Academic journal article Teaching History: A Journal of Methods

David H. Bennett. Bill Clinton: Building a Bridge to the New Millennium

Academic journal article Teaching History: A Journal of Methods

David H. Bennett. Bill Clinton: Building a Bridge to the New Millennium

Article excerpt

David H. Bennett. Bill Clinton: Building a Bridge to the New Millennium. Routledge, 2014. P. 232. Paper, $39.95; ISBN 978-0415894685.

Bill Clinton: Building a Bridge to the New Millennium is David H. Bennett's recent contribution to the Routledge Historical Americans series. In this short biography of President Bill Clinton, Professor Bennett seems to have written with the upper-division history or political science major in mind. It is brief, well organized, and written very clearly in accessible language.

After a brief (29 pages) overview of Clinton's early years, Bennett deals with Clinton's political races for attorney general and governor of Arkansas in the 1980s. From that second chapter on, the book is organized into discrete chapters on domestic agenda, foreign challenges, the politics of impeachment, and a chapter on his life after the presidency. Throughout the above mentioned territory, Bennett stressed Clinton's "Third Way" or "New Democrat" theme to emphasize that Clinton was a moderate Democrat through and through, or certainly at least since the founding of the Democratic Leadership Council in 1985.

Throughout the work Bennett is critical of Clinton's opponents on the left in his own party and insists that Clinton's moderate approach to domestic issues was the only way the Democratic Party could regain the presidency:

   But it was the belief in these "ossified little boxes" that made it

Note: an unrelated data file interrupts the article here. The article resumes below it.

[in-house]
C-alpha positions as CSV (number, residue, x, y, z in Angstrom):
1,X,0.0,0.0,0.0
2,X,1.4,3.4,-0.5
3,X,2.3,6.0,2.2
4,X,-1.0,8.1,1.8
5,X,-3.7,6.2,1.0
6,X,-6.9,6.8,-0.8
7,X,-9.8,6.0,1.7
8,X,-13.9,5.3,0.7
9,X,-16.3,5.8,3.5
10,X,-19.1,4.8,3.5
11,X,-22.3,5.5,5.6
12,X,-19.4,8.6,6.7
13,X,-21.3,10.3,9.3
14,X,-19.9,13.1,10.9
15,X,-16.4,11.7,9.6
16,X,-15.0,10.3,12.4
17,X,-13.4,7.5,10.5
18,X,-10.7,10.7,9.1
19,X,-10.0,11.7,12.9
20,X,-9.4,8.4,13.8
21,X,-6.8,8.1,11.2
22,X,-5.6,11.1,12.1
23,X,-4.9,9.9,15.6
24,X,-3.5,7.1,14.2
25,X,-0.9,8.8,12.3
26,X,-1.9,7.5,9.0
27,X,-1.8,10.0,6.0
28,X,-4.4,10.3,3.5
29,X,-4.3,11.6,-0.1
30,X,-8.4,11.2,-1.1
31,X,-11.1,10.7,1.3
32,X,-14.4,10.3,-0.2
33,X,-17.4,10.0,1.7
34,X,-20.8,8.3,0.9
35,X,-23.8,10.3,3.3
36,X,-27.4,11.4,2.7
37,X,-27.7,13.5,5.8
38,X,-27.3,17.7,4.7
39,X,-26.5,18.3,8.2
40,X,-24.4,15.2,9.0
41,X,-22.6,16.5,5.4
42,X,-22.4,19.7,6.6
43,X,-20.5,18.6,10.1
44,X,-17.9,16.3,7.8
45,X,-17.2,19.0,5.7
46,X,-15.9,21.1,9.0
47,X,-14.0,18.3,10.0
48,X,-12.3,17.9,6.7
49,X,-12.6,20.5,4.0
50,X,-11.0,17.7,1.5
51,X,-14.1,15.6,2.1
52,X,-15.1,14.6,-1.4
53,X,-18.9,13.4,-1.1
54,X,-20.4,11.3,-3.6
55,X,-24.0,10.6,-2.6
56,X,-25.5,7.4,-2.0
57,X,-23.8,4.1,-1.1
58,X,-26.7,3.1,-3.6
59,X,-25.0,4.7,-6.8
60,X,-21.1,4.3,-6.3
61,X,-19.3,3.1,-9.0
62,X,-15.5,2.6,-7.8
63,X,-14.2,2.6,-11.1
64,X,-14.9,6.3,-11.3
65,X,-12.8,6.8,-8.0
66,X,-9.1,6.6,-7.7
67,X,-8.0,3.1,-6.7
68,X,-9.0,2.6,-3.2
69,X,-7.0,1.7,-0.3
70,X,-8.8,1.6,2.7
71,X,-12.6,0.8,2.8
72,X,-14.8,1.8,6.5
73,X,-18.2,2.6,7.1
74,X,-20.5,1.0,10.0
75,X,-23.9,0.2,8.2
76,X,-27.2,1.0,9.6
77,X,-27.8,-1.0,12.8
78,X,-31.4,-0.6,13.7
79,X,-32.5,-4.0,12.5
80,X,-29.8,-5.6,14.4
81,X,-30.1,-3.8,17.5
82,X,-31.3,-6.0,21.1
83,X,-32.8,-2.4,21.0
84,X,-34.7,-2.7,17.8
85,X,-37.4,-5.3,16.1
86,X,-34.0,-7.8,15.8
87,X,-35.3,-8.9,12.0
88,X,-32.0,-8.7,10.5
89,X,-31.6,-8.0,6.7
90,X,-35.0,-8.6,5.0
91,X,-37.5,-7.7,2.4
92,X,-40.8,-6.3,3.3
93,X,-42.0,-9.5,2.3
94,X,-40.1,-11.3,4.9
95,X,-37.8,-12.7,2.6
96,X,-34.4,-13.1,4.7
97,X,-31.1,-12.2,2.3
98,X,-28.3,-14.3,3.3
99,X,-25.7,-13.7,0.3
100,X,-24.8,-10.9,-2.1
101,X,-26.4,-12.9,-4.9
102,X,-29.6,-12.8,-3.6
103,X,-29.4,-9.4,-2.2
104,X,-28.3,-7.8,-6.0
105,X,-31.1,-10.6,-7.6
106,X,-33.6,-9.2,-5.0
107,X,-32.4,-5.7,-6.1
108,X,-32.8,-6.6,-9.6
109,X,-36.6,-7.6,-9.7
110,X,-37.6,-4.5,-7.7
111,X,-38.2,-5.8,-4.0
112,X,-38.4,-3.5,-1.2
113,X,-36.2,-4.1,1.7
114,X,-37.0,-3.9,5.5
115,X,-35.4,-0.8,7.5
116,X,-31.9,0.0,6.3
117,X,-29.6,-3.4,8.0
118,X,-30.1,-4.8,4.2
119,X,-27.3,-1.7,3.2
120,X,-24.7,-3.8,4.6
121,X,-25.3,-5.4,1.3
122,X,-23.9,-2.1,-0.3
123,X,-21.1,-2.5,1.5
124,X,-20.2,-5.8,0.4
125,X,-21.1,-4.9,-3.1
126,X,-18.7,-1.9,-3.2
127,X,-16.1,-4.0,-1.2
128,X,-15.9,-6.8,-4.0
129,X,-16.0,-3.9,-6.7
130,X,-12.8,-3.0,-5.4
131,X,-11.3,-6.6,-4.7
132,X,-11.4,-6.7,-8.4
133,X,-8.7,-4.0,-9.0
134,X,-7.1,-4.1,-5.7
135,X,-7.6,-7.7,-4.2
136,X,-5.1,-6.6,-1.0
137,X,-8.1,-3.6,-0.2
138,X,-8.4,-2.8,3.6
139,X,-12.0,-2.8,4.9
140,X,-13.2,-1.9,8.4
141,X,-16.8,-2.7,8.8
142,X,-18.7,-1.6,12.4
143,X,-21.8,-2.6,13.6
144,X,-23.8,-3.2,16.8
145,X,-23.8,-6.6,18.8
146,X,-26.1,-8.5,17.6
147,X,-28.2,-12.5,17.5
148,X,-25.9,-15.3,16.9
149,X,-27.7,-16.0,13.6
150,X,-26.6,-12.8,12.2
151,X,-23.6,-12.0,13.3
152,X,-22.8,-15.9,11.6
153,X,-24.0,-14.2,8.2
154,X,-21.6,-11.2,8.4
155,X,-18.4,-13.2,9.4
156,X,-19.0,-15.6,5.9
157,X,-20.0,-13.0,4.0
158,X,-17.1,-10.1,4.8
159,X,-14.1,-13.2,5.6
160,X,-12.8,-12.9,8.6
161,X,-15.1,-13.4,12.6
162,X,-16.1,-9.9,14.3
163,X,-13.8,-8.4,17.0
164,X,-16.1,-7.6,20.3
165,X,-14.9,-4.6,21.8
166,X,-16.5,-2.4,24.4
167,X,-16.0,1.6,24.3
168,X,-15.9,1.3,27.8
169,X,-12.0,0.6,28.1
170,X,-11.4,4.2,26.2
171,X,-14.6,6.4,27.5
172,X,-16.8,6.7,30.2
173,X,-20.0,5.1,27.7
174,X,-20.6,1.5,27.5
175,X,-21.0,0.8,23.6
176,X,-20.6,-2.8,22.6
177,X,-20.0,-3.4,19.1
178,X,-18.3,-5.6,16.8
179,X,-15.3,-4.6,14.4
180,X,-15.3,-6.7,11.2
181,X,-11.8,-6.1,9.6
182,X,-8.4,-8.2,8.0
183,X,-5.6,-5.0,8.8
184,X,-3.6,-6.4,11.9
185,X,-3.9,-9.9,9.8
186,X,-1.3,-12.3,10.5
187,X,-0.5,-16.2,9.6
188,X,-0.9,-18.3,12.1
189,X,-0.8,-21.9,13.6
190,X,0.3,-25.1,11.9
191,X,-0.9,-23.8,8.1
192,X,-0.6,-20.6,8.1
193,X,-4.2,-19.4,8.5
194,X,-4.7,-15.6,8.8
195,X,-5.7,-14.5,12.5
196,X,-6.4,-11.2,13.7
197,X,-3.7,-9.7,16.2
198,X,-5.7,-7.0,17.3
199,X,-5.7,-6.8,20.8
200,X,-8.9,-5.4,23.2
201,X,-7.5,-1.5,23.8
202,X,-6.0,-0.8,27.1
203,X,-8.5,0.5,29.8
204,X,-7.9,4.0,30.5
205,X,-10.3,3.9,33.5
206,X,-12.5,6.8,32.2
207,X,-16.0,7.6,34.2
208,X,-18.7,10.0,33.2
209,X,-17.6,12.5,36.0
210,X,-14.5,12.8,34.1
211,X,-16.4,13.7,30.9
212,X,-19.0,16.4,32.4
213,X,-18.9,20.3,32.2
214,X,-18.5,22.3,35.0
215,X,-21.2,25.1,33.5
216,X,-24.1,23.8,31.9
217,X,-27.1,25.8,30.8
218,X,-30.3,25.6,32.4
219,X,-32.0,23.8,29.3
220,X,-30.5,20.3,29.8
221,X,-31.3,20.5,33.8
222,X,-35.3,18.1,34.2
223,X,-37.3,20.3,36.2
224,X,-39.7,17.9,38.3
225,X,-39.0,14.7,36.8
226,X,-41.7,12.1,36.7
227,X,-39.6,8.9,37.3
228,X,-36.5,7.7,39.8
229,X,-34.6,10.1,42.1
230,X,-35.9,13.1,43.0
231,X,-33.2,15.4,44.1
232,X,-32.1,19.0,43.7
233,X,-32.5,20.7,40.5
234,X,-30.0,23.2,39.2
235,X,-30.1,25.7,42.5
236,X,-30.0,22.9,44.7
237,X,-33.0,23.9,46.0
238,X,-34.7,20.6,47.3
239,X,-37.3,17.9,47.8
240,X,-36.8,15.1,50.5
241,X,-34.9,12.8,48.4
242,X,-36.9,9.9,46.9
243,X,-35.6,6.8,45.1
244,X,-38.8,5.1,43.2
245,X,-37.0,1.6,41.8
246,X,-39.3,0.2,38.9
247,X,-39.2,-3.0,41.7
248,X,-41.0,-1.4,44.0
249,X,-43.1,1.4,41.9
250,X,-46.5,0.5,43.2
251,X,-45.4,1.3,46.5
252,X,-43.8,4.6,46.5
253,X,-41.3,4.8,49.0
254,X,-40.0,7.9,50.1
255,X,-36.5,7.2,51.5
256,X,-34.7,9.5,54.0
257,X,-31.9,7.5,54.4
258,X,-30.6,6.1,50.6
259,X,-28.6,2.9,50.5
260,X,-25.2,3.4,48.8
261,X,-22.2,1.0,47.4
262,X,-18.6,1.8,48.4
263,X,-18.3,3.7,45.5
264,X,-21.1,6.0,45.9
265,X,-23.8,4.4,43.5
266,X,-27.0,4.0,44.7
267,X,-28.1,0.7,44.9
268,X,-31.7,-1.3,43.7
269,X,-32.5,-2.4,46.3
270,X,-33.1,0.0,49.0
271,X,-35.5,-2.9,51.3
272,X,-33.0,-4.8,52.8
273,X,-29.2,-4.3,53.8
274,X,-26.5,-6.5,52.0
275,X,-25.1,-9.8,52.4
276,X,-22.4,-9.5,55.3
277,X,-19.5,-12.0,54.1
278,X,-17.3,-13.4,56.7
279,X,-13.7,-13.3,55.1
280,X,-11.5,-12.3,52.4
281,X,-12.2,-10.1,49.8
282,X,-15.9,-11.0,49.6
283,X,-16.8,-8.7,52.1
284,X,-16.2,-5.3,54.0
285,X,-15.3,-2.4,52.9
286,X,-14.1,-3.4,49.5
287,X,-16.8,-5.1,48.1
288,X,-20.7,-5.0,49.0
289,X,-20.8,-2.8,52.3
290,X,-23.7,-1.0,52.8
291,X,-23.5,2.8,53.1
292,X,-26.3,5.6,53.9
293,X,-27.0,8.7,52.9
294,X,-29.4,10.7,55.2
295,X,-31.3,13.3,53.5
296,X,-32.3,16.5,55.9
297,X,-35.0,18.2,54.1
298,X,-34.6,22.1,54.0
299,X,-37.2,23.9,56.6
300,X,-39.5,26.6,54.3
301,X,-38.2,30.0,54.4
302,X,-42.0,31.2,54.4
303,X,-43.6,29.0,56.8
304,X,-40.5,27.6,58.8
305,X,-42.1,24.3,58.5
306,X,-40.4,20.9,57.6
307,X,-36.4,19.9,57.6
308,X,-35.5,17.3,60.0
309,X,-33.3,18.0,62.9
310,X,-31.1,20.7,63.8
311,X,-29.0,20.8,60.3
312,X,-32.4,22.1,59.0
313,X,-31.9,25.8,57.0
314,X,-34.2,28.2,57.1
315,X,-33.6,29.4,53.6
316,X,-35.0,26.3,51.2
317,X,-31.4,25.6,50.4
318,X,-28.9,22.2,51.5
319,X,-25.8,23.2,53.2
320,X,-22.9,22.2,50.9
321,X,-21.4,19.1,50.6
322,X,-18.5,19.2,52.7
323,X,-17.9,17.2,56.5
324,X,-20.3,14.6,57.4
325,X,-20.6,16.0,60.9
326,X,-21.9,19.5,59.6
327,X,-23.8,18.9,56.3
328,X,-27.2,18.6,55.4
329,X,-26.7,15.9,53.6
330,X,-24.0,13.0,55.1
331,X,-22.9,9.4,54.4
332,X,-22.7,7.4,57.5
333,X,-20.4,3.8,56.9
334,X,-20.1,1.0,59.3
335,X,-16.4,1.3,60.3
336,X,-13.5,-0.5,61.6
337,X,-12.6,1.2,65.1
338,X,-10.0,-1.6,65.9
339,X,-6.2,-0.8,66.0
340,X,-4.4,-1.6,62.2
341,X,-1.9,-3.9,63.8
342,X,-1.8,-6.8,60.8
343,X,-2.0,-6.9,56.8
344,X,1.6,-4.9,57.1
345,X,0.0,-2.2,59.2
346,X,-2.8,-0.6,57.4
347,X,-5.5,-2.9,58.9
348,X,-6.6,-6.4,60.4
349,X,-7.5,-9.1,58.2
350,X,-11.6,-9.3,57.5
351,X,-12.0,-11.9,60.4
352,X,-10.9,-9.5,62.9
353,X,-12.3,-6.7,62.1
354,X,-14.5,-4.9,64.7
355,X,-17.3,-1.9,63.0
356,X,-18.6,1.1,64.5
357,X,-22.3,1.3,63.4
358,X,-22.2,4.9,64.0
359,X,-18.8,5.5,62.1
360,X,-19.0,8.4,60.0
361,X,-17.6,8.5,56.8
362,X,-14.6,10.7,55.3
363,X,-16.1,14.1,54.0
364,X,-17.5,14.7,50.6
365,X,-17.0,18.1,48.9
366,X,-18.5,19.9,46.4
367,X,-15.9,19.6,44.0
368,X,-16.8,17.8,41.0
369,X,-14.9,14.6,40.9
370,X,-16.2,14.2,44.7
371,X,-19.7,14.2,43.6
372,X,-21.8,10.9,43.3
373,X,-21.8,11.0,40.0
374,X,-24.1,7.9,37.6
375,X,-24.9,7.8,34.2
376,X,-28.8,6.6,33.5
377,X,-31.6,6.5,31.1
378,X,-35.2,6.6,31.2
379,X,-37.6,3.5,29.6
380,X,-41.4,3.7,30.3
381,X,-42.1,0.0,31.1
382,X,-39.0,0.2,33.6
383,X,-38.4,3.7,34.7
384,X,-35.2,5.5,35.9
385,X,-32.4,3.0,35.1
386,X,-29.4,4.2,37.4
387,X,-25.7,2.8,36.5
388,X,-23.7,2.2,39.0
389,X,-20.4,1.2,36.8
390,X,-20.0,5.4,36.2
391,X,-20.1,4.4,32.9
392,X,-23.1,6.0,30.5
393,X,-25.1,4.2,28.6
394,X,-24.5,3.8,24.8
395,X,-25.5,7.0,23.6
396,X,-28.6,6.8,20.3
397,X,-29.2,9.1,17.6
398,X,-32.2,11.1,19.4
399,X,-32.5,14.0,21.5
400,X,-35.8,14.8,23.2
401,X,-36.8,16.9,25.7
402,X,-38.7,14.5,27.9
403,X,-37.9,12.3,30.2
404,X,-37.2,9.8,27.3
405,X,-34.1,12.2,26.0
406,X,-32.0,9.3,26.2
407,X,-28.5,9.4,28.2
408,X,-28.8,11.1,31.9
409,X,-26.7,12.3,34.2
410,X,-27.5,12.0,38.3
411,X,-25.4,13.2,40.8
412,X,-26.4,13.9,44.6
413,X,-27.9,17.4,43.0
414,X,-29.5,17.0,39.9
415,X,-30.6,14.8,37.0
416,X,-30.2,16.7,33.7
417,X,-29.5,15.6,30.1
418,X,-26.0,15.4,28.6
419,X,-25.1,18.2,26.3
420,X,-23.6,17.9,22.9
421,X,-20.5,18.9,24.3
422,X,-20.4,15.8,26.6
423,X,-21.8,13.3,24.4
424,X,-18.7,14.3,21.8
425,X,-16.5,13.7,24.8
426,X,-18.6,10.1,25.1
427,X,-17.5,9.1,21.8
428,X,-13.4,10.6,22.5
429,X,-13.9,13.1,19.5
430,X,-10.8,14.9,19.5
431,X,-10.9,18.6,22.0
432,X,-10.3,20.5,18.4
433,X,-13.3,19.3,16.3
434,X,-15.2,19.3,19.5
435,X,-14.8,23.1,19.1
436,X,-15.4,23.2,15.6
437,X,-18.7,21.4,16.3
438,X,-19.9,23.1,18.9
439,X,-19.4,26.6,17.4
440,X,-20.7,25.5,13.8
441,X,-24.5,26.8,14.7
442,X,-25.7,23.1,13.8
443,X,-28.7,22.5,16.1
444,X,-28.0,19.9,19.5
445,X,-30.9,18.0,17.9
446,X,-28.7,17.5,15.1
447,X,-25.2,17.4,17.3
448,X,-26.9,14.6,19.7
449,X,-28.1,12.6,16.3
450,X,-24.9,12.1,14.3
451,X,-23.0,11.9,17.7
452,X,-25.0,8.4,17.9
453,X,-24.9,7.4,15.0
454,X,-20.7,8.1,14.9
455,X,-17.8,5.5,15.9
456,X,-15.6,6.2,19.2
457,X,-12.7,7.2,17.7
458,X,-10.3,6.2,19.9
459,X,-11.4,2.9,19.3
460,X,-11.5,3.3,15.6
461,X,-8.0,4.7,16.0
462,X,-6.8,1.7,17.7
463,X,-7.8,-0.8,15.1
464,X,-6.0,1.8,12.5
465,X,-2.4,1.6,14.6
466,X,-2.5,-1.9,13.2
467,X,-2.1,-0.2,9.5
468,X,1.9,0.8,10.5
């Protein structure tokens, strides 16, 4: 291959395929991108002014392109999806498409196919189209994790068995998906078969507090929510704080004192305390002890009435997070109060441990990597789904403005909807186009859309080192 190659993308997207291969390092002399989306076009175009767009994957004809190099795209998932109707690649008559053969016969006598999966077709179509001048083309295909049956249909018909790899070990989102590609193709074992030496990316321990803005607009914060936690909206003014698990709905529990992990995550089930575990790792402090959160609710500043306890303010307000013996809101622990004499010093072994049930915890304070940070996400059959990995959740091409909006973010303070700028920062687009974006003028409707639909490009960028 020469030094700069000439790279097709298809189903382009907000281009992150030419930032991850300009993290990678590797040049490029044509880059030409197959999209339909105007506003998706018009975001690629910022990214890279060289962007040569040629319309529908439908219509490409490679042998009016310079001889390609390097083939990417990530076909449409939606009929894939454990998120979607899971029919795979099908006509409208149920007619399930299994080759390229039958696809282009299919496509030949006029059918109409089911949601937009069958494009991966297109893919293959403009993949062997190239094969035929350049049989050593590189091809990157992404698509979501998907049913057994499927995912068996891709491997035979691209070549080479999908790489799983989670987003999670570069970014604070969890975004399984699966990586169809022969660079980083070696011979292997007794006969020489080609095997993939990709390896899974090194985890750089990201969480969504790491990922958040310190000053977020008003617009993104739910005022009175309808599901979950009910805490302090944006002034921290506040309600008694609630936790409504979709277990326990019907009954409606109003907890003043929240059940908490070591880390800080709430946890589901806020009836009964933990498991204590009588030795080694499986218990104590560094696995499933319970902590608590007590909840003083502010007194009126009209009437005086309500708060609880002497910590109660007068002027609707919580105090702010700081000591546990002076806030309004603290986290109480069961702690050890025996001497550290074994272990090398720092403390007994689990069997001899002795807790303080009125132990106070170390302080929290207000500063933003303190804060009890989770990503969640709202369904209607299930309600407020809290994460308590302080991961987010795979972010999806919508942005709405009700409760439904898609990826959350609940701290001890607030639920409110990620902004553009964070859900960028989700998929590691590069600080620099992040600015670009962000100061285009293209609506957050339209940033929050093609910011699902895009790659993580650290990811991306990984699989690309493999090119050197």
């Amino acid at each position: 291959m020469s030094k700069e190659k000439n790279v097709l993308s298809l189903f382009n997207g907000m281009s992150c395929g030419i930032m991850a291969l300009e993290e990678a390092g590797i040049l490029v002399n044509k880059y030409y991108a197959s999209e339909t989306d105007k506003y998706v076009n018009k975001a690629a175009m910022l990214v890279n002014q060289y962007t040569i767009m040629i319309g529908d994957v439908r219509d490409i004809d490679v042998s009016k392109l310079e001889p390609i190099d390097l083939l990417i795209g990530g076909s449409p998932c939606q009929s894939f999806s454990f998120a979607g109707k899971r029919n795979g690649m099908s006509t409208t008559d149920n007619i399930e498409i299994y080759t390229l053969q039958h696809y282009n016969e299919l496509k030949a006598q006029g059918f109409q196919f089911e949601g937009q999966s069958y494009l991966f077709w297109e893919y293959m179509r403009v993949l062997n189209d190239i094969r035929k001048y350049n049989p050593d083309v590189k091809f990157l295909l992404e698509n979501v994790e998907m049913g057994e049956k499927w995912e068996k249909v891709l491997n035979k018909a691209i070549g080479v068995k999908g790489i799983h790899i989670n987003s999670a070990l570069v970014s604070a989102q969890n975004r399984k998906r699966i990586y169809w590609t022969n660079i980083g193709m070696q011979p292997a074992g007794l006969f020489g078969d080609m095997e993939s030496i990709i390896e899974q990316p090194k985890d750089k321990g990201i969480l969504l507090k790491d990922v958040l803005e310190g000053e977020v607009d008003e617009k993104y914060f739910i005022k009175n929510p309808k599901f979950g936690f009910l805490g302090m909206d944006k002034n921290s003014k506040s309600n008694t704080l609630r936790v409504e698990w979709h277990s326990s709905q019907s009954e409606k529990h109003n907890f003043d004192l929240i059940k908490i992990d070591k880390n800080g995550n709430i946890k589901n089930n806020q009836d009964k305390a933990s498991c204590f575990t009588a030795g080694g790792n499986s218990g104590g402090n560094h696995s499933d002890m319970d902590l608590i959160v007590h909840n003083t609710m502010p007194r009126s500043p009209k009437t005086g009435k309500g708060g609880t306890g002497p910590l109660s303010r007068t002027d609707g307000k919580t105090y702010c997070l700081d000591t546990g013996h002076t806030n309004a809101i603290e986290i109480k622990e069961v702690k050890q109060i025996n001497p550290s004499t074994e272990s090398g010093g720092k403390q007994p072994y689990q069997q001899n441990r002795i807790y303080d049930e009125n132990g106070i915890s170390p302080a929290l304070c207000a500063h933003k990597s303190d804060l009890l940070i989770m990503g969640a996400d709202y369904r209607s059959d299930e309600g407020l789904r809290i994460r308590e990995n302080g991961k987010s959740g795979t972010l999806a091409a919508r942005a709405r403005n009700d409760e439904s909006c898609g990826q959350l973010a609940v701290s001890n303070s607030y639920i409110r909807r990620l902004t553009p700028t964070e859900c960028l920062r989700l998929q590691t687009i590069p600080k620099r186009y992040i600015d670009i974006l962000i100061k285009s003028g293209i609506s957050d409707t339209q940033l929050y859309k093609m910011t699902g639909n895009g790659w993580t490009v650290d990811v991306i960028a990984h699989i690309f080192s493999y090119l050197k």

possible for Clinton's critics to miss the important new direction
   he was suggesting his party must take if it was to ever retake the
   White House. This was his "third way" vision. This was the New
   Democrat message that he offered in the speeches at Georgetown, in
   the campaign to follow, and into the White House. (41)

As Clinton was the first Democratic president since Franklin Delano Roosevelt to achieve two terms in office, one might conclude that he was correct in his assumption that the "third way" was indeed the key to success. In fact, after a dip in presidential approval rating to the mid 30% range in his first year, Clinton consistently had ratings in the high 50% range, reaching his top mark of 73% in the Gallup Poll of December 1998, the month he was impeached.

Bennett's treatment of Clinton's foreign policy is, as is the rest of the work, sympathetic. Undergraduates reading this book will probably be surprised that Osama bin Laden was on the White House hit list for at least the last six years of the Clinton presidency. …

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